First of all, they were frightened by an unprecedented hail that had severely damaged vineyards and orchards in a number of localities - the only source of livelihood for local residents. Then the ardent imagination was struck by a series of catastrophic earthquakes that ended with the death of the whole city of Gori. The people began to see the wrath of God in this and decided to appease him with prayers. In some villages closest to the city of Gori, the Sunday bazaars were even canceled, as they began to say that God was not happy with the market on Sundays. Appeared, as always happens in such cases, soothsayers who frightened the people. The Georgian government, which listened to the popular mood, made concessions. Representatives of the authorities began to appear in churches at solemn public worship services and even approached to be attached to the cross and the hand of the clergymen. Thanks to this mood, the anti-religious movement has somewhat subsided, and churches that are still completely empty have gradually begun to fill with people.
Even before the proclamation of independence, the Georgians declared the autocephaly of their church. Georgians have long sought this autocephaly. As far as I remember, for the first time conversations about this began under Emperor Alexander III and resumed under Emperor Nicholas II. But these conversations did not lead to anything, since our Governing Synod found that there could not be two independent Orthodox churches in the same state, on condition that the Orthodox religion was dominant in the country. However, the Georgians did not want to reconcile with this: considering their church to be older, they found it unjust to submit to the younger Russian church.
Georgians, as mentioned above, are not very religious at all, especially their intelligentsia, so the Georgians' desire for autocephaly could rather be explained by political considerations, by the desire to achieve some kind of autonomy, at least in the field of the church, than by religious motives. After the revolution, when the question of the complete separation of Georgia from Russia arose, the question of the autocephaly of the Georgian church again naturally came to the fore. Therefore, the Georgians and rushed to the implementation of this project.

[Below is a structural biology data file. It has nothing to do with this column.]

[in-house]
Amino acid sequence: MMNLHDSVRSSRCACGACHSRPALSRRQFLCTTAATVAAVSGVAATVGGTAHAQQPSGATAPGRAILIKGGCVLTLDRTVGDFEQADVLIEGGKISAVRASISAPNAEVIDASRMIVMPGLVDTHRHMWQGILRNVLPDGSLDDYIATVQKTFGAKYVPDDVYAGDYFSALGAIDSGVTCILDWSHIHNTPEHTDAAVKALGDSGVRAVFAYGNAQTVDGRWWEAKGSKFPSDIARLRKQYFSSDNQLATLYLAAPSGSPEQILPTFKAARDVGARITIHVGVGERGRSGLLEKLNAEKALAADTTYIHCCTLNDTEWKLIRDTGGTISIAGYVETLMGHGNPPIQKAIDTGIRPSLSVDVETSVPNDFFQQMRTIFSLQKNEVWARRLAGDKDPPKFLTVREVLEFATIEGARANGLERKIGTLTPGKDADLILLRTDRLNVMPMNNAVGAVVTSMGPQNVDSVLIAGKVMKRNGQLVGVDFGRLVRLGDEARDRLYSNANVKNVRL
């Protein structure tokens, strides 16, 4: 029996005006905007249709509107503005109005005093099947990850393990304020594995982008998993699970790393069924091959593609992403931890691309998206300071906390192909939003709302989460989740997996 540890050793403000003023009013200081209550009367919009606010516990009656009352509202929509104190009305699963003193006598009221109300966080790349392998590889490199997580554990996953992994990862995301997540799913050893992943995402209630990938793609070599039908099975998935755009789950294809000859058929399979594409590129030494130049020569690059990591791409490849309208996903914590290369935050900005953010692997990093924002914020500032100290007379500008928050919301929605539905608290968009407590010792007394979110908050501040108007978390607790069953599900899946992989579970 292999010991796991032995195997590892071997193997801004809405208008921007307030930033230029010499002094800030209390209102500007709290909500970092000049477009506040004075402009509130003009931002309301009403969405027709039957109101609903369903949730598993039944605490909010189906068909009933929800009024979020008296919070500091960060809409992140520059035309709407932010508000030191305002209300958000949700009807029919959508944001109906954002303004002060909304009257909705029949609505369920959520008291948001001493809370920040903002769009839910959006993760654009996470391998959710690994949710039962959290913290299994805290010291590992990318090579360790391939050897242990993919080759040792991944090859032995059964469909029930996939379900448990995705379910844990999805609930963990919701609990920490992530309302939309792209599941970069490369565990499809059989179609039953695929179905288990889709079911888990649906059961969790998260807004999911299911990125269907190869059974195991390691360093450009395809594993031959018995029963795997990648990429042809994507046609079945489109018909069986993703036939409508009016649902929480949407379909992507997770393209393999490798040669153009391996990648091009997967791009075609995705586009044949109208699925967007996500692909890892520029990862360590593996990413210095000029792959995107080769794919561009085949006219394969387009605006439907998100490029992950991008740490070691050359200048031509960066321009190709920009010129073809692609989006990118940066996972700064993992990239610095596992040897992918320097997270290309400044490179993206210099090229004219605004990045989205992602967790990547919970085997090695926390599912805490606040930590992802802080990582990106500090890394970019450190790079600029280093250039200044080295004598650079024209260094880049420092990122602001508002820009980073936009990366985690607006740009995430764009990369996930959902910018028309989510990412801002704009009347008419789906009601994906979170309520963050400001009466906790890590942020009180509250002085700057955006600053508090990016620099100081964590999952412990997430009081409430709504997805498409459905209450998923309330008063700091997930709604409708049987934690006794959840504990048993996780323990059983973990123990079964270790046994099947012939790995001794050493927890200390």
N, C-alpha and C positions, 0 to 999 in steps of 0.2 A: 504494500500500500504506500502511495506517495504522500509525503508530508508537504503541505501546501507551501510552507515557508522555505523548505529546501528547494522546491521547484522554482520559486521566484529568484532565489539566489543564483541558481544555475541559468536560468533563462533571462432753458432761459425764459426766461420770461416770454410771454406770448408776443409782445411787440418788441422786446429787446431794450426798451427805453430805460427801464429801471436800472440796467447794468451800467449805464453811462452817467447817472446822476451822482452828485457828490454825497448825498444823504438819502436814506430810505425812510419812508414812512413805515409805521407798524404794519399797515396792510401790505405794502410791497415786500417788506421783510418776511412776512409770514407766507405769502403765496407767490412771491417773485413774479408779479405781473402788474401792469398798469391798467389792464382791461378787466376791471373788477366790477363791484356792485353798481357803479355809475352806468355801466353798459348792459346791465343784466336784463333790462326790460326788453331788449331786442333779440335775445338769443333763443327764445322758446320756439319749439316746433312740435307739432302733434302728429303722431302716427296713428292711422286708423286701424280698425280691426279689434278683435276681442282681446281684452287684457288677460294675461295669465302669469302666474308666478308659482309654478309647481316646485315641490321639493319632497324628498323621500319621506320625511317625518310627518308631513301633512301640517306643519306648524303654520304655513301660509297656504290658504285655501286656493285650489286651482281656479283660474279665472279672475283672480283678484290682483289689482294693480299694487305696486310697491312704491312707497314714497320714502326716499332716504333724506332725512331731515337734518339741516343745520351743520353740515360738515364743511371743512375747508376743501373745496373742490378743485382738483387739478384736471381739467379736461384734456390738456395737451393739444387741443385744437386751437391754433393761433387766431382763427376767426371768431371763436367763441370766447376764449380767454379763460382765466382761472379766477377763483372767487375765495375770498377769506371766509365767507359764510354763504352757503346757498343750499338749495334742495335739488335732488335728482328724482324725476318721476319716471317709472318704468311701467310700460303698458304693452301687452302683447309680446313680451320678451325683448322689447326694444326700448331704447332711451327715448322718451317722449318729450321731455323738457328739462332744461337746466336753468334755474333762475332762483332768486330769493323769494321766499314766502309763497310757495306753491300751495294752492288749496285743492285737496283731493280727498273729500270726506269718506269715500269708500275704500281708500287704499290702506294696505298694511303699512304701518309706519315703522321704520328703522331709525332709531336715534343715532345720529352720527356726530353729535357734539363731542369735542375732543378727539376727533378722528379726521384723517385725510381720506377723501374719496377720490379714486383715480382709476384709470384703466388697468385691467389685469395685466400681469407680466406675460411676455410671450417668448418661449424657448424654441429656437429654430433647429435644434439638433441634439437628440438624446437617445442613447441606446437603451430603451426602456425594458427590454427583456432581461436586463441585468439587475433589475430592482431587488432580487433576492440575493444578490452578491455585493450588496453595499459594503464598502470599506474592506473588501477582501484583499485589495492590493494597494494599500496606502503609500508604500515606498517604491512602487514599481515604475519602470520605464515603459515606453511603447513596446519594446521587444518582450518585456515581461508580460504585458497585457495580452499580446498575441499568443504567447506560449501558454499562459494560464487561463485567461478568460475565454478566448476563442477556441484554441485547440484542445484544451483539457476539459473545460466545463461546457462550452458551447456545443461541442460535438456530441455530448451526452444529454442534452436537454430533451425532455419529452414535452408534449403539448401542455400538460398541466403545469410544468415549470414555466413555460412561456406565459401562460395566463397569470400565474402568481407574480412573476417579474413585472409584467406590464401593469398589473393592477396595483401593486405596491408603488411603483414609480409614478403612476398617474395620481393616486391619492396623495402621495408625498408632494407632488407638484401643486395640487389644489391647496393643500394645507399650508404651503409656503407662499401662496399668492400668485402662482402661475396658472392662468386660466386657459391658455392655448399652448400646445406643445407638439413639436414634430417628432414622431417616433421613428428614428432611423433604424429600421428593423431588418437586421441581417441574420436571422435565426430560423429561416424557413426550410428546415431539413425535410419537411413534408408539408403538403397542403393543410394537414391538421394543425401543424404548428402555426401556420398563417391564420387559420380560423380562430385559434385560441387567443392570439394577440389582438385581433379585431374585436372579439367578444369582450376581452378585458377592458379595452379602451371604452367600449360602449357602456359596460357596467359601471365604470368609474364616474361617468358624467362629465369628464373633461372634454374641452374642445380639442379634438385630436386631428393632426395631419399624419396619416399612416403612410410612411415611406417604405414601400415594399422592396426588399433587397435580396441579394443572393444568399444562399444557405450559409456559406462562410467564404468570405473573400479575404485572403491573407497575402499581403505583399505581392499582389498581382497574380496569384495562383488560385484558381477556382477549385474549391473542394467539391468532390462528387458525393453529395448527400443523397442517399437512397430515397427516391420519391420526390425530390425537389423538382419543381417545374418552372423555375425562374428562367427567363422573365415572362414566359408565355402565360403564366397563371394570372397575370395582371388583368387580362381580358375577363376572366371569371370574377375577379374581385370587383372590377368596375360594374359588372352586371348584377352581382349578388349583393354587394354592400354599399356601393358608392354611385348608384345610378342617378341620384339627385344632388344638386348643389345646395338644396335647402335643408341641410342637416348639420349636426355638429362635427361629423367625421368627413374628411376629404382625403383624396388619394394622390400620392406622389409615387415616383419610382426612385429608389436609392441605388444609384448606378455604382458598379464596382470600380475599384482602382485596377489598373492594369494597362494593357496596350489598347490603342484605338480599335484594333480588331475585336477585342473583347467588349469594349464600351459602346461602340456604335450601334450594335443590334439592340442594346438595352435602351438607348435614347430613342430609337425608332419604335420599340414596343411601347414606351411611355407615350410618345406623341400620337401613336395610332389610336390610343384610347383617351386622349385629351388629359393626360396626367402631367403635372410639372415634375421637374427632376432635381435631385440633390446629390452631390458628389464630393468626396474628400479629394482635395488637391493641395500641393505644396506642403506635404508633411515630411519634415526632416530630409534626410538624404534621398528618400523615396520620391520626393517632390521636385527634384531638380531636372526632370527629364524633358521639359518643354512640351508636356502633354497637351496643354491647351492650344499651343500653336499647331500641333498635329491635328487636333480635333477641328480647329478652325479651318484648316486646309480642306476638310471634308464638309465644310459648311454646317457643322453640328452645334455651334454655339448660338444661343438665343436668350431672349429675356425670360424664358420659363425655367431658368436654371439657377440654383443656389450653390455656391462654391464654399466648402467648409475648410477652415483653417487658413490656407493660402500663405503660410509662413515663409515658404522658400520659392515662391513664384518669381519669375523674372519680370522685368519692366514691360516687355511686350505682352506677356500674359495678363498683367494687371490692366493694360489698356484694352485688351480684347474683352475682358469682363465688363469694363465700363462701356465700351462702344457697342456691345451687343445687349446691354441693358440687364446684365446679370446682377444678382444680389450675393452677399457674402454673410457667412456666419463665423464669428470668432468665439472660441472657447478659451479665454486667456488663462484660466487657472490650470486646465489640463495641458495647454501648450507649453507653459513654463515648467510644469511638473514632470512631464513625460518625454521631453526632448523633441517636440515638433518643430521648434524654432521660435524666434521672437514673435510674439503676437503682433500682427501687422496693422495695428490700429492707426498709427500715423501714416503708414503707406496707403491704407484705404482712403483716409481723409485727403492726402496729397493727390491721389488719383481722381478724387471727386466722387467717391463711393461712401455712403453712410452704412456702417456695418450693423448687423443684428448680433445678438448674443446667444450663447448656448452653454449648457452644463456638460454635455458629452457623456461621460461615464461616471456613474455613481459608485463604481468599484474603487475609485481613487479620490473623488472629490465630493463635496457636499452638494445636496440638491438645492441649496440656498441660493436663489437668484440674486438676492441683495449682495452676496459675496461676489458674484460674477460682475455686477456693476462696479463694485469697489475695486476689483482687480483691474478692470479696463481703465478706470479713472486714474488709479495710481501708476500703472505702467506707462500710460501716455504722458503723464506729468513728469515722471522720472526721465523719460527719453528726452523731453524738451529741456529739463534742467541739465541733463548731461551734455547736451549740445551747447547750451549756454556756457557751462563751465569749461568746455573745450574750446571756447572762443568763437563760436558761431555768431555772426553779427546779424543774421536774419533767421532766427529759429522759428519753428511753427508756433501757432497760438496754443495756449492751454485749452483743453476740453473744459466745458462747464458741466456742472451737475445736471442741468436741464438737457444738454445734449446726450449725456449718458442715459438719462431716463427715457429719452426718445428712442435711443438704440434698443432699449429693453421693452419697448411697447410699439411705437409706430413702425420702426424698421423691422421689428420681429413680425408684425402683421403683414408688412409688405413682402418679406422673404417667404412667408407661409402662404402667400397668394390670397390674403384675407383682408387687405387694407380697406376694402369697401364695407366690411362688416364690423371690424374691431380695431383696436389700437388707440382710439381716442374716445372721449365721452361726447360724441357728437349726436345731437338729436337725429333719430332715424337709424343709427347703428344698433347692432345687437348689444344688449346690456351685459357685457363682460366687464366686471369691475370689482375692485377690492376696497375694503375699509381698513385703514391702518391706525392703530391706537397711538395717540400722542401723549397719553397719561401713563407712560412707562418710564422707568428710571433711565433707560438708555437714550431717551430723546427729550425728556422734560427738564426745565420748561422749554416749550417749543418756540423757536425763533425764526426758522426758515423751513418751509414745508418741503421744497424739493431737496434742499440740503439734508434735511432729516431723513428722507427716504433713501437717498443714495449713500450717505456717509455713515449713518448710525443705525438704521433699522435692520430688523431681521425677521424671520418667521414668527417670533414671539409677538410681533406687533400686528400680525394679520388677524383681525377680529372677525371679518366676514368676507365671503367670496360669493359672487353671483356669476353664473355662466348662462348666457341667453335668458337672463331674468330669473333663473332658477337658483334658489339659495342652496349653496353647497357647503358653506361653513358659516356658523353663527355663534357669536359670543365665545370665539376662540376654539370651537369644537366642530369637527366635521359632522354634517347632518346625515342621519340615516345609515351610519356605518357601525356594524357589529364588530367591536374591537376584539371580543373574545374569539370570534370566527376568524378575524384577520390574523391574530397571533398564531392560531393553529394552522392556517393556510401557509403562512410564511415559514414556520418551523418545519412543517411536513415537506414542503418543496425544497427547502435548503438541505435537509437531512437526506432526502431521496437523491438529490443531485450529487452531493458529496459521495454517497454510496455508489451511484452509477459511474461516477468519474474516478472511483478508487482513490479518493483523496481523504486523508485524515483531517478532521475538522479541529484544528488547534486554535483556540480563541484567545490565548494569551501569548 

In the old Mtskheta Cathedral, the autocephalous Georgian church was declared with great solemnity and was consecrated Catholicos by Bishop Kirion, the former Bishop of Orel and Savsky in 1905. Kirion took the title of Catholicos "All Georgia"; this imitation of the title of the Russian patriarch, “All Russia,” sounded somewhat comical, for all Georgia consisted at that time of only two provinces, Tiflis and Kutaisi; Batumi region passed to the Georgians only in 1920 year.
Immediately after the declaration of independence of Georgia, the local government was also constructed. A permanent parliament was elected, ministries were formed, and the old Social-Democrat Noah Jordania, formerly a minor employee of Nobel’s oilman in Baku, became head of the government. Nightgowns with ribbons instead of a tie were removed, and members of the new government donned starch collars, put on business cards, and covered their Social-Democratic heads with bourgeois cylinders. Special dandy was the most talented of them, Gegechkori, who took the post of Minister of Foreign Affairs. Among the first of his diplomatic steps was stripping in front of the Germans. The new diplomat turned out to be a bad politician and believed in the invincibility of the Germans, being obviously a big fan of the German armored fist at heart. However, information about the relations of some Georgian groups with the Germans was already known in 1914, at the beginning of the war. But these rumors were then ignored because representatives of the Georgian nobility close to the court, and behind them all Georgians were considered selflessly loyal to the throne.